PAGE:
Cream Scones with Milk Chocolate Toffee Bits

Tuesday, October 22, 2013

CreamSconesToffee
Cream Scones with Milk Chocolate Toffee Bits

You know when someone starts using email for the first time and writes everything in ALL CAPS, and you have to politely tell them that is the equivalent of screaming at their grandchild? (Happens all the time in the library)

Well, let me just tell you... MAKE THESE SCONES.

Cream Scones with Milk Chocolate Toffee Bits
These are fantastic. The scone is a great base for all sorts of goodies. Currants, mini chocolate chips, or, in my case, milk chocolate toffee bits. The scone is tender, light and a perfect treat.

milkchocolatetoffeebits
I really love you Heath Milk Chocolate Toffee Bits. Seriously love you.

Cream Scones Collage
You can pretty much make these scones in your sleep. That's why I love scones. I throw them together, pop them in the oven, jump in the shower and am rewarded with piping hot deliciousness before 6 am. Win.

I make my scones square because it is easier to shape and cut (and they look better when you are making small scones). You can also form them into a circle and cut into wedges - another very pretty thing. I hardly ever cut them with cookie cutter rounds because then you need to gather up the scraps and shape them again (too much effort and the scrap-made ones are always a bit lesser than the first round scones).

Anyway, however you shape them, make them. By the way, I also brushed some cream on top and topped with raw sugar.

I usually make my scones all by hand (with a pastry cutter), but I used a food processor to cut in the butter...and man, does it make it fast and easy!

Cream Scones with Milk Chocolate Toffee Bits
My co-worker IM'd me:  Hi Mary. I bet you could sell those scones for $100 dollars a piece. They are that delicious.

Cream Scones with Milk Chocolate Toffee Bits
Cream Scones with Milk Chocolate Toffee Bits

Adapted from Smitten Kitchen (Dream Cream Scones) who adapted from America's Test Kitchen Cookbook (they used dried cranberries and currants in their recipe)

2 cups (10 ounces) unbleached all-purpose flour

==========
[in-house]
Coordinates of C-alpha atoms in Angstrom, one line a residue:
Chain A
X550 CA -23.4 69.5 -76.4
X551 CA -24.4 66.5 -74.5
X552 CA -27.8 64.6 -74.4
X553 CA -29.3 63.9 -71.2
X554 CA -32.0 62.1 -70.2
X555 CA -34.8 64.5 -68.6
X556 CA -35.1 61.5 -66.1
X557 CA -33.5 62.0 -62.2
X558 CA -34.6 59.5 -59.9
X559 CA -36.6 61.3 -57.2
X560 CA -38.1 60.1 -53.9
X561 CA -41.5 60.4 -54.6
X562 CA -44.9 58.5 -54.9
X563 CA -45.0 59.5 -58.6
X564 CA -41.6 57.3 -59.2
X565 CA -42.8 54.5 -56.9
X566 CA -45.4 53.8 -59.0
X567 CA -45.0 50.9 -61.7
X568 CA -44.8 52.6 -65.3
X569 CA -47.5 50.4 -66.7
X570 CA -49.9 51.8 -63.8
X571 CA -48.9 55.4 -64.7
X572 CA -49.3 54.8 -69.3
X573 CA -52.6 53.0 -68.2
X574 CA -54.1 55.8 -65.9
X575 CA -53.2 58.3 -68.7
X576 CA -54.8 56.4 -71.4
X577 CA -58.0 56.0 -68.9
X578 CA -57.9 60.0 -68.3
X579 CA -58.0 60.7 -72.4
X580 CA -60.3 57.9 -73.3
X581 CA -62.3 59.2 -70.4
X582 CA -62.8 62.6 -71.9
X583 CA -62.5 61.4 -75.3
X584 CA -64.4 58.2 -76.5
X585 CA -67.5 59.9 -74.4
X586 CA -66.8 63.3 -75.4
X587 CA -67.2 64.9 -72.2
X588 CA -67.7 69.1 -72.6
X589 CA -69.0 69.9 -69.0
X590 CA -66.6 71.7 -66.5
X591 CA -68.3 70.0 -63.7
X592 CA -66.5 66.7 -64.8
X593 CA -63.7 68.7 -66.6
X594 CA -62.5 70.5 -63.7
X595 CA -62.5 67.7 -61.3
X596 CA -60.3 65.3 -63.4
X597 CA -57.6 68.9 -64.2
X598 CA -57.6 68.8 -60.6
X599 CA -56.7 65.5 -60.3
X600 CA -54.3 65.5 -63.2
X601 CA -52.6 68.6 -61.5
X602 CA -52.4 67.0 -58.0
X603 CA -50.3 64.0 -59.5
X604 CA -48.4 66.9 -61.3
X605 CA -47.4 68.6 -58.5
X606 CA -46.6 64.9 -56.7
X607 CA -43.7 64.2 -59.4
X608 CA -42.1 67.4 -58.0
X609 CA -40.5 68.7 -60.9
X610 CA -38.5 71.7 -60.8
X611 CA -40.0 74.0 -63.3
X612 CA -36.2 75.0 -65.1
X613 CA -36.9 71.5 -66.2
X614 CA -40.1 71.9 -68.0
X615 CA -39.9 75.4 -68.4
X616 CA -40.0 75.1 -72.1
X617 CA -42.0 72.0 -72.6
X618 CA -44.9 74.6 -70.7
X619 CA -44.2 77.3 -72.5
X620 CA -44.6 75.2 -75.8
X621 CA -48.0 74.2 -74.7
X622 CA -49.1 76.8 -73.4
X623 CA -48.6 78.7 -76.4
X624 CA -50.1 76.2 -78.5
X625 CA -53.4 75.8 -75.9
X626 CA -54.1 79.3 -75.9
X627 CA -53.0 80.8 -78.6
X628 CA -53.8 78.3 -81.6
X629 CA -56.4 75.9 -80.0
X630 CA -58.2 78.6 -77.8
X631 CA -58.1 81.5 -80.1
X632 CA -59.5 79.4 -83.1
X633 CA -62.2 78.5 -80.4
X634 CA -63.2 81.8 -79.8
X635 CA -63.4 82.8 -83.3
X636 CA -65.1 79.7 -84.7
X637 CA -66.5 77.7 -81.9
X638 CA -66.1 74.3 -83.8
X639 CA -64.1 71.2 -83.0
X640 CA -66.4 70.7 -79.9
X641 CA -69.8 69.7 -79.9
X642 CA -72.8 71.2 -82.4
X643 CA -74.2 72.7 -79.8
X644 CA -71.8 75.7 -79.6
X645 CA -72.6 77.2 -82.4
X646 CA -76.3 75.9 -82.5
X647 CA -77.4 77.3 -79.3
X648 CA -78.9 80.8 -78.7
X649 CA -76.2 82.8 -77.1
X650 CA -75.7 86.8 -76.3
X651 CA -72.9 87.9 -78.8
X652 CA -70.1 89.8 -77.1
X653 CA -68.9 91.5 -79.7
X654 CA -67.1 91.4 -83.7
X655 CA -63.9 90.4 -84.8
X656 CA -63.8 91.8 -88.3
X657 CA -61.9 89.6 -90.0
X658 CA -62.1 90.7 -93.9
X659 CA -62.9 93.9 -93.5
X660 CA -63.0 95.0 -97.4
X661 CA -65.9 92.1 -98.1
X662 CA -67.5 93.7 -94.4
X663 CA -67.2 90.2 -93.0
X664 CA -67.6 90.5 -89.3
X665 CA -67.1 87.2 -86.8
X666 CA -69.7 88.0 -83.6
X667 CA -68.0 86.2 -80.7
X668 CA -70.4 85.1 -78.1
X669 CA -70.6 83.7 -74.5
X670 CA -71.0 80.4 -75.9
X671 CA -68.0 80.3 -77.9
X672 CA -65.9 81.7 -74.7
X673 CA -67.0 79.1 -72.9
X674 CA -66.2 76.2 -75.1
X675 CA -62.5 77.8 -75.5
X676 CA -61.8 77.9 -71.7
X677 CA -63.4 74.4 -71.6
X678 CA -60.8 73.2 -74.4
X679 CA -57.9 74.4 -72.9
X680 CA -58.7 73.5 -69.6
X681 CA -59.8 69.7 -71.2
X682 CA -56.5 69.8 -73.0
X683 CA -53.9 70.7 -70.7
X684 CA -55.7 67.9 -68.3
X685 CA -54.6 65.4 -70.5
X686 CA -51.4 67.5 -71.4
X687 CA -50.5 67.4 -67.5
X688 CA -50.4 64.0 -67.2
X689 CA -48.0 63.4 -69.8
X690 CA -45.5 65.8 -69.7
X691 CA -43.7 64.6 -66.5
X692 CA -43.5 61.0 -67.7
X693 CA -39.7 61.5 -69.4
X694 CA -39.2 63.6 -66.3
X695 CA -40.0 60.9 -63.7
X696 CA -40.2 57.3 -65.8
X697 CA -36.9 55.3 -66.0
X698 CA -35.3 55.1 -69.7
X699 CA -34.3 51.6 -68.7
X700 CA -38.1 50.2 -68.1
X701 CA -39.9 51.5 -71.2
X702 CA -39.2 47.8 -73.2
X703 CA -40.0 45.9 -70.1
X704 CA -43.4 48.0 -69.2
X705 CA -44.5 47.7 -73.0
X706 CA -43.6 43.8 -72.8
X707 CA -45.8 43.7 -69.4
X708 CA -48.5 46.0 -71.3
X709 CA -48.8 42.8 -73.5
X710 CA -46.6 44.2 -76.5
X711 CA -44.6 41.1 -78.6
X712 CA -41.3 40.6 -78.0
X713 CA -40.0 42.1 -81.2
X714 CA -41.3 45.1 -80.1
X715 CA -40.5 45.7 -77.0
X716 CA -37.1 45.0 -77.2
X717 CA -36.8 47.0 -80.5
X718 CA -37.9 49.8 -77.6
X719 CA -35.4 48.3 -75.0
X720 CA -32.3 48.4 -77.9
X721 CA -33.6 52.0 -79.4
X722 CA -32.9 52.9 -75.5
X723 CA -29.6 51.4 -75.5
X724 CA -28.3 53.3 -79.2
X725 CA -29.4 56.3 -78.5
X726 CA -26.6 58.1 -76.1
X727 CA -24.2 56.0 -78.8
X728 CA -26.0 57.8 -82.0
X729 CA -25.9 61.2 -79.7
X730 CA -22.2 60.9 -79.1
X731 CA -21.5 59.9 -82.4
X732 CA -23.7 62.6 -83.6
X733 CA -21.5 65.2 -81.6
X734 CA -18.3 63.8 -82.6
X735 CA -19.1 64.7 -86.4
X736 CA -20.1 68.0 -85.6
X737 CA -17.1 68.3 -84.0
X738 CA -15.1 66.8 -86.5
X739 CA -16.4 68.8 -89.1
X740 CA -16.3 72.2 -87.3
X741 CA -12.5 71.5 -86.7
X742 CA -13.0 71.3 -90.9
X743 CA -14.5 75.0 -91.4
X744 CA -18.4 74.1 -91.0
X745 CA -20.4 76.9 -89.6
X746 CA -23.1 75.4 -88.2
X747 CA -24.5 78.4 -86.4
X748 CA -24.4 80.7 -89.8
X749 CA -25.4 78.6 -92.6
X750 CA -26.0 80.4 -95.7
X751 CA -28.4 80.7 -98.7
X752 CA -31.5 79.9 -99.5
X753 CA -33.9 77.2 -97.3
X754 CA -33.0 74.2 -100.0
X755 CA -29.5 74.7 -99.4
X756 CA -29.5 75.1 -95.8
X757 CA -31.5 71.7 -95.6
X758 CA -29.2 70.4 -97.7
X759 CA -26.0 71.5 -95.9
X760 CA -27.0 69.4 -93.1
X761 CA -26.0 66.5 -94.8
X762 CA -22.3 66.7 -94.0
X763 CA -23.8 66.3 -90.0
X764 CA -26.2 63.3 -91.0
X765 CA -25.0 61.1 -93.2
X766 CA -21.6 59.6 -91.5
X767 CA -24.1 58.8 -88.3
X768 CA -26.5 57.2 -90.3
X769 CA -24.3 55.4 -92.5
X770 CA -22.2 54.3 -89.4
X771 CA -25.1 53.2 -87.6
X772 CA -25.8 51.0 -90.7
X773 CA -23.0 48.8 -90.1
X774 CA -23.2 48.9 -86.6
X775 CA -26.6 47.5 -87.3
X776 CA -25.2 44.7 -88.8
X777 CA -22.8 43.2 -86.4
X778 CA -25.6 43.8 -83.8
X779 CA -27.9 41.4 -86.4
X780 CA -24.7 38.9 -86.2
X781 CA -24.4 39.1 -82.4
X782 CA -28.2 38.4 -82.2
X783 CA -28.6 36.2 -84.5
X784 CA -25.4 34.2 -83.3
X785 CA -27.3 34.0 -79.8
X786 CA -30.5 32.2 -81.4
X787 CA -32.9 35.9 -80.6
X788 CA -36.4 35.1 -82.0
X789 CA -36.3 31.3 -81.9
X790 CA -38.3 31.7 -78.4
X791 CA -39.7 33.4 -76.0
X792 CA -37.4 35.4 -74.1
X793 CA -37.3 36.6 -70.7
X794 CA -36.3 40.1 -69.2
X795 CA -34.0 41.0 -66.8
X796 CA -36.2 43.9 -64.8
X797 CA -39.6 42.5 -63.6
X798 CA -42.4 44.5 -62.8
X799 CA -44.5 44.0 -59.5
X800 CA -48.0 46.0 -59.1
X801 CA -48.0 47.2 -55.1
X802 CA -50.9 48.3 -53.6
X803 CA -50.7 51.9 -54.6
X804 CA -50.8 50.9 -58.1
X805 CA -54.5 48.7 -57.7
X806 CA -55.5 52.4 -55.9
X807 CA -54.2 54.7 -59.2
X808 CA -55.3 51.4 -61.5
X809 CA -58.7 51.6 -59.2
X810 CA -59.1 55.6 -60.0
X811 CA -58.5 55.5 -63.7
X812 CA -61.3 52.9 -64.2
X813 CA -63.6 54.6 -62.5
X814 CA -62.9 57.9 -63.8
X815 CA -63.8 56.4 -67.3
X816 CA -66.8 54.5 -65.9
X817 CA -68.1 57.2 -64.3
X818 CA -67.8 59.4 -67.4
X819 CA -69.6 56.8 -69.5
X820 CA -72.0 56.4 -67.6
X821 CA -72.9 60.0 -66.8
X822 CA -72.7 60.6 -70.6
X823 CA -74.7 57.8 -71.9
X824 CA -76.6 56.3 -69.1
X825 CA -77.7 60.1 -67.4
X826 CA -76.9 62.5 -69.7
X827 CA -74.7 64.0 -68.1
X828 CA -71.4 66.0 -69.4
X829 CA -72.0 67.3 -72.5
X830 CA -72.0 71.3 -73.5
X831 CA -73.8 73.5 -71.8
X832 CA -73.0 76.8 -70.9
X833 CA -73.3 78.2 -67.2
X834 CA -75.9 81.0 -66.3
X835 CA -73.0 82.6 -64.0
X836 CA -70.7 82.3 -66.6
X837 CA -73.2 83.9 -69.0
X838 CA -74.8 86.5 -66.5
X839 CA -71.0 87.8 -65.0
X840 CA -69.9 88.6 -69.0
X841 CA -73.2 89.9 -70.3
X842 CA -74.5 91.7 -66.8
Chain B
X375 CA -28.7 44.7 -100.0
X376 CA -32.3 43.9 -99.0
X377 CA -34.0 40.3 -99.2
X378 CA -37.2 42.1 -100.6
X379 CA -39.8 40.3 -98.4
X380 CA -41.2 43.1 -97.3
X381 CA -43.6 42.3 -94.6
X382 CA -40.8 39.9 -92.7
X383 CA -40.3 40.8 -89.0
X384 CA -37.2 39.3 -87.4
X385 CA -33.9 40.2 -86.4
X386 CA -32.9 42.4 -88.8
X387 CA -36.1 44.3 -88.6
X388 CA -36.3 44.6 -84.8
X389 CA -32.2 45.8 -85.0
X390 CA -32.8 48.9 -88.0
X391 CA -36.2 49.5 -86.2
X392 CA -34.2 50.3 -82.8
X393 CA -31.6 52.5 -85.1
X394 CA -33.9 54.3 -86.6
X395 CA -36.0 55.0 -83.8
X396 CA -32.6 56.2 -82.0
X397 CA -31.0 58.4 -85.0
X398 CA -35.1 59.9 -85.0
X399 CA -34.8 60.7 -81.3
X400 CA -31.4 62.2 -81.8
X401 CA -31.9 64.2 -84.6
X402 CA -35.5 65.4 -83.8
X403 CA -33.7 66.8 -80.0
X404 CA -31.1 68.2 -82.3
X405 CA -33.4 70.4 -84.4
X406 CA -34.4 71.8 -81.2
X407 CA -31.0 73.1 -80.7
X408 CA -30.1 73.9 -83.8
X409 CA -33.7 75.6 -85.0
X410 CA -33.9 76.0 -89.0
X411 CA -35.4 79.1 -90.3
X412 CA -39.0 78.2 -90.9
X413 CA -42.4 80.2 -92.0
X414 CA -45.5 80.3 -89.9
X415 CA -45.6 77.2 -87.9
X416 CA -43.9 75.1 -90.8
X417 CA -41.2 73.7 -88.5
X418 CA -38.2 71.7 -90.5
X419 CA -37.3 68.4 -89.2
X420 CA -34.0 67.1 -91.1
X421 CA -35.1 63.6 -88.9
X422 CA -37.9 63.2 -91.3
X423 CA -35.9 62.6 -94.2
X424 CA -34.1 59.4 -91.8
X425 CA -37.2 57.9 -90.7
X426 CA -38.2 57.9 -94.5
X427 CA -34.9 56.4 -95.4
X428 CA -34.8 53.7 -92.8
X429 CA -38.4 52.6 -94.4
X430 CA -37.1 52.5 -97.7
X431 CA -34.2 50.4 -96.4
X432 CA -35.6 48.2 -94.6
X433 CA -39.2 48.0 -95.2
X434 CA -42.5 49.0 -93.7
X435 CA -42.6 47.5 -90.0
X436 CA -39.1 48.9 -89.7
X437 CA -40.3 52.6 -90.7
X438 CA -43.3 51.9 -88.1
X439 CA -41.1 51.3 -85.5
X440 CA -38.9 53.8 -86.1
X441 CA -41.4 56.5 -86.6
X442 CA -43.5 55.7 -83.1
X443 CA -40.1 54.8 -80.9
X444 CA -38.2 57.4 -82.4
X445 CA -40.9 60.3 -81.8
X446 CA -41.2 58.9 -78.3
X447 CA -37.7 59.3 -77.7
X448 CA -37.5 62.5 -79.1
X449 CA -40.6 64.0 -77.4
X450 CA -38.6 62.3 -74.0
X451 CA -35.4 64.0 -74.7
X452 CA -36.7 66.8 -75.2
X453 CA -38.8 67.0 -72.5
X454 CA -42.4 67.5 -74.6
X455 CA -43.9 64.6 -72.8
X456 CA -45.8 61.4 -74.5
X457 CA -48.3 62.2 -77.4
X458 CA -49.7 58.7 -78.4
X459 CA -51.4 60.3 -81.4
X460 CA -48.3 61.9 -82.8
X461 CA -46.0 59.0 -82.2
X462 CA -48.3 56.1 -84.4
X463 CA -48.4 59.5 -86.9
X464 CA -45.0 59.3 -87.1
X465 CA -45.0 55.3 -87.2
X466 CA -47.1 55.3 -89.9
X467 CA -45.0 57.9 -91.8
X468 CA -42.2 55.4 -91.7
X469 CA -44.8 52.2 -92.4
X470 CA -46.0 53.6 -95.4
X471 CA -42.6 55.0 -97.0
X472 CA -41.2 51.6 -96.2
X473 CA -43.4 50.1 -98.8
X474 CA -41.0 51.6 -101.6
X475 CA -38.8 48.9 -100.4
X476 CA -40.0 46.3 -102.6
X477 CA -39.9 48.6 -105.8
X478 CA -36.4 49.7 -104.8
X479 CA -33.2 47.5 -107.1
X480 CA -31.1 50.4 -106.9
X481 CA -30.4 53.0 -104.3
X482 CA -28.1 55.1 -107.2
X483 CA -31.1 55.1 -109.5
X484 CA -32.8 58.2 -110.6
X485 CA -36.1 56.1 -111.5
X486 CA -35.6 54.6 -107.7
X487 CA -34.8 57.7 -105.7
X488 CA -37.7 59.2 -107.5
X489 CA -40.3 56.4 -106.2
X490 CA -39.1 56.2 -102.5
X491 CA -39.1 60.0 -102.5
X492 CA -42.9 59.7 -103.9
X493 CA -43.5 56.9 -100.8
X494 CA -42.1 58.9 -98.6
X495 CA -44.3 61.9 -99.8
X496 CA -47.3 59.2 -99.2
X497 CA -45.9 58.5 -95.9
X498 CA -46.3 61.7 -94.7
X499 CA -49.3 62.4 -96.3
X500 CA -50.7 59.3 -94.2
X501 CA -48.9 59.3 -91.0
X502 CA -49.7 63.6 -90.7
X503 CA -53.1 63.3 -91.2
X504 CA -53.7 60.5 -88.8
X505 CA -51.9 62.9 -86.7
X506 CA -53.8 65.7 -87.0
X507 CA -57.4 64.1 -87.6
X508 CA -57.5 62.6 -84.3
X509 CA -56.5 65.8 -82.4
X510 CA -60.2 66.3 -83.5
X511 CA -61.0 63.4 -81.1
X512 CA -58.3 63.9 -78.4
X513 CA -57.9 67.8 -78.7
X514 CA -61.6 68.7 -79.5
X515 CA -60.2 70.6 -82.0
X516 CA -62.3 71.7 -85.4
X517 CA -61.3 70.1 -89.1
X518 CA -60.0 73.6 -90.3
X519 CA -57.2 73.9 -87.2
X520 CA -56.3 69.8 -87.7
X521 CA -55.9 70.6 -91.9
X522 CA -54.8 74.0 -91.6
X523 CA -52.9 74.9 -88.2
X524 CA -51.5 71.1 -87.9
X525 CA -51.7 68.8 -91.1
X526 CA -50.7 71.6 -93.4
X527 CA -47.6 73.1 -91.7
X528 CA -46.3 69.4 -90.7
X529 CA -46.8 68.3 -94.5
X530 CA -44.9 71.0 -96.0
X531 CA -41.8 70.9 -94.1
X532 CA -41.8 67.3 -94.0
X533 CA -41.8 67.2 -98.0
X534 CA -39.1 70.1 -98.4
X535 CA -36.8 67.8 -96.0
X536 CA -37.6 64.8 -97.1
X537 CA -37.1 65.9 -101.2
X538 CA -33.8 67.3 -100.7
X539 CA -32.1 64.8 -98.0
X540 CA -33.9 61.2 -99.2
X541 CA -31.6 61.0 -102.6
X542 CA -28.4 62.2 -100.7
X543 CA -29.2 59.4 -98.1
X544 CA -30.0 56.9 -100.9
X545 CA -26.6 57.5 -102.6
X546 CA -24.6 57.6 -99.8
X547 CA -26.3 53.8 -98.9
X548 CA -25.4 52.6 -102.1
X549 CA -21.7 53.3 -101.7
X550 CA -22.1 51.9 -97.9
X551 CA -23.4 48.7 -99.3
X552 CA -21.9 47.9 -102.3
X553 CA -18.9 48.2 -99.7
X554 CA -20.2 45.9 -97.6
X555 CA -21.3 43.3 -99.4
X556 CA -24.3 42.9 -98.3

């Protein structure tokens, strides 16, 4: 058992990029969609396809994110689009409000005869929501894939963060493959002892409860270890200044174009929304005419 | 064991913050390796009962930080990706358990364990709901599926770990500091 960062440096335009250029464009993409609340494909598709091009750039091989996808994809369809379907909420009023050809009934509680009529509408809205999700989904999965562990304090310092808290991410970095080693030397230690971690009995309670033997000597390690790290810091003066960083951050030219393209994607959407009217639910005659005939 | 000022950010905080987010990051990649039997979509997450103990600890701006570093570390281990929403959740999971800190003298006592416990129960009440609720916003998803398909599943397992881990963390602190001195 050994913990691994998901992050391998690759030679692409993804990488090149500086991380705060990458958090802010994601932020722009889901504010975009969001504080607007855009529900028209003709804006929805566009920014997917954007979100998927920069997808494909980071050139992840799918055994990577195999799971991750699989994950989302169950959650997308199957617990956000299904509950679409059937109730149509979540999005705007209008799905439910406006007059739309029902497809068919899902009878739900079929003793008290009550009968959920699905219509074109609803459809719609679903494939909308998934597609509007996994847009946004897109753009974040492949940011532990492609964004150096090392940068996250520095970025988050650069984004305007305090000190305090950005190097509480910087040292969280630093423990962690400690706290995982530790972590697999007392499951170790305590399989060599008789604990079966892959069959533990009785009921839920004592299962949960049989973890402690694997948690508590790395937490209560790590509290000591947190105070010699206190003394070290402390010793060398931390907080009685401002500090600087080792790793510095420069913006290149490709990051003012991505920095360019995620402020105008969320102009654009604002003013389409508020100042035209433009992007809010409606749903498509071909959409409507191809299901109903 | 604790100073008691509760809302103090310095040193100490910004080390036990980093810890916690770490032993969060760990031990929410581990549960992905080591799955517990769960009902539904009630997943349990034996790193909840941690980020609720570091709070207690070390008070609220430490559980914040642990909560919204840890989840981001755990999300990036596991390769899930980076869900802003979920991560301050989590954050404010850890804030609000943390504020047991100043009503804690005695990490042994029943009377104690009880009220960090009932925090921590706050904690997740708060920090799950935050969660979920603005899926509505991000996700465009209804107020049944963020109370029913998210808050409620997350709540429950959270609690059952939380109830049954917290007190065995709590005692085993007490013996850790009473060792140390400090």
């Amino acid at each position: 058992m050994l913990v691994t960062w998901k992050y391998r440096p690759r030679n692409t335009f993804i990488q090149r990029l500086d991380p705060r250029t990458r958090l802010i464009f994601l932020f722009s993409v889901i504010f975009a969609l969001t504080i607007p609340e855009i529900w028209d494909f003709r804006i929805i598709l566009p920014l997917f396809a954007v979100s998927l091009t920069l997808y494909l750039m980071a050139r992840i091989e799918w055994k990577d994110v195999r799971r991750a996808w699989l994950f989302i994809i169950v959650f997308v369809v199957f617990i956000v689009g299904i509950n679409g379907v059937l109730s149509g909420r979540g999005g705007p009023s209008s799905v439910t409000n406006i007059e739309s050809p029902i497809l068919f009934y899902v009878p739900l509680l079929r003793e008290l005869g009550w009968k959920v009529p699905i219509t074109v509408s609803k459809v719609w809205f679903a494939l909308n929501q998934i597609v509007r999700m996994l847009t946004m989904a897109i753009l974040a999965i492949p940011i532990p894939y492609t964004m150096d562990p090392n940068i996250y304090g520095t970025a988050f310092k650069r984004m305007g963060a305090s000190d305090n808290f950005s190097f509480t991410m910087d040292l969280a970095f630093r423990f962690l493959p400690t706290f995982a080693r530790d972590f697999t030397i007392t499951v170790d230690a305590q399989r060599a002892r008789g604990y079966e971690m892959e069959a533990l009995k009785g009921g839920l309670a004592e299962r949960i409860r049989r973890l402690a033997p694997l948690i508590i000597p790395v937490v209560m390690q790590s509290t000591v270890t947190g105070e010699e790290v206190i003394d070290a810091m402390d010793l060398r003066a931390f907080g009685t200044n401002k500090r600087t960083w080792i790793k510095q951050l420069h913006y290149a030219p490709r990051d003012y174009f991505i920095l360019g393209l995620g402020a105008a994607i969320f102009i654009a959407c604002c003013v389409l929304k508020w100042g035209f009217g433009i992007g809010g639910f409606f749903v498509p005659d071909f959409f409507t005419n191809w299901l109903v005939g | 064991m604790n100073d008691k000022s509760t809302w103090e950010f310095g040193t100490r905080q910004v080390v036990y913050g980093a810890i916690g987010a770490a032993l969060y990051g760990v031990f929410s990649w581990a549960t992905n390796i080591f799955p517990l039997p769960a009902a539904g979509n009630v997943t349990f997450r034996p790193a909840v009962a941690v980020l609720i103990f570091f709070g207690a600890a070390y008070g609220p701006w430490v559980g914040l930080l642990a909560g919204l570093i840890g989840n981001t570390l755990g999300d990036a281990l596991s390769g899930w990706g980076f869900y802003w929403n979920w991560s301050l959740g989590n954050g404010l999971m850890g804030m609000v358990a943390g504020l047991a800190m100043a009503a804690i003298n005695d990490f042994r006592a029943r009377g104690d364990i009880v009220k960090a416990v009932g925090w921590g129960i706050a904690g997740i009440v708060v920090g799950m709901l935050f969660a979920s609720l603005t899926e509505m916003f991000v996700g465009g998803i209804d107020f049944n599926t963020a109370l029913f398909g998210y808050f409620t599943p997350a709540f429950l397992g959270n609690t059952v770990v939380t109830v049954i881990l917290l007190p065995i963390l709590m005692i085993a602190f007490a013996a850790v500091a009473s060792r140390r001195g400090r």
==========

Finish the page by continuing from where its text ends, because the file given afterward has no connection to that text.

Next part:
1 Tablespoon baking powder
3 Tablespoons sugar
1/2 teaspoon kosher salt
5 tablespoons chilled, unsalted butter, cut into 1/4-inch cubes
1/2 cup Heath Milk Chocolate Toffee Bits
1 cup heavy cream (I use Trader Joe's heavy cream - it's not ultra-pasteurized)

1 or 2 Tablespoons of cream
Raw sugar or sanding sugar

Directions:
1. Preheat oven to 425°F.
2. You can cut the butter into the flour by hand or in a food processor. By Hand: Place flour, baking powder, sugar and salt in a large bowl and whisk together to blend. Food Processor: Place flour, baking powder, sugar and salt into food processor (steel blade) and pulse a few times to combine the ingredients.
3. By Hand: Cut the cold butter into the flour mixture with a pastry blender, your fingers or knives until you have small pieces of butter in the mix. Food Processor: Place butter on top of flour mixture in food processor, and pulse in one second intervals, about 10 times until the butter is cut into small bits. Don't overpulse...you want texture. Transfer to a large bowl.
4. Stir in the the toffee bits into the flour mixture.
5. Stir in heavy cream with a rubber spatula or fork until dough begins to form, about 30 seconds. It won't all come together and that's okay...you will knead it for a bit in a second.
5. Transfer dough to lightly floured countertop and knead dough by hand just until it comes together into a rough, sticky ball, 5 to 10 seconds.
6. Form dough into a square about 3/4 inch thick and cut into 16 or 25 scones. Or you can form into a round and cut into wedges.
7. With a pastry brush, brush each scone with some heavy cream and sprinkle with sugar in the raw or sanding sugar.
8. Place scones onto a baking sheet lined with parchment (for easier clean up, but if you don't have parchment, it can be ungreased) and bake in the oven until the bottoms are golden and the tops light brown, about 12-15 minutes, depending on size of the scones and your oven. Remove from oven and cool on rack.
9. Best eaten the day (or morning) they are made.
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4 comments:

The Mom Chef said... [Reply to comment]

Can you hear my sigh of pleasure from way over there? I adore scones and I love heath bars. You've combined two of my favorite things!

Darlene said... [Reply to comment]

These look fantastic! You inspire me.

Anonymous said... [Reply to comment]

A friend of mine told me about your blog and also "Cooking With Mr. C." on Facebook. (also a blog) I just "Liked" his Facebook page and just came to see your blog. I'm so happy that people are sharing blogs. Denise

librariane said... [Reply to comment]

Yay! I have ½ a bag of toffee bits languishing in my cupboard and now have a plan for them!

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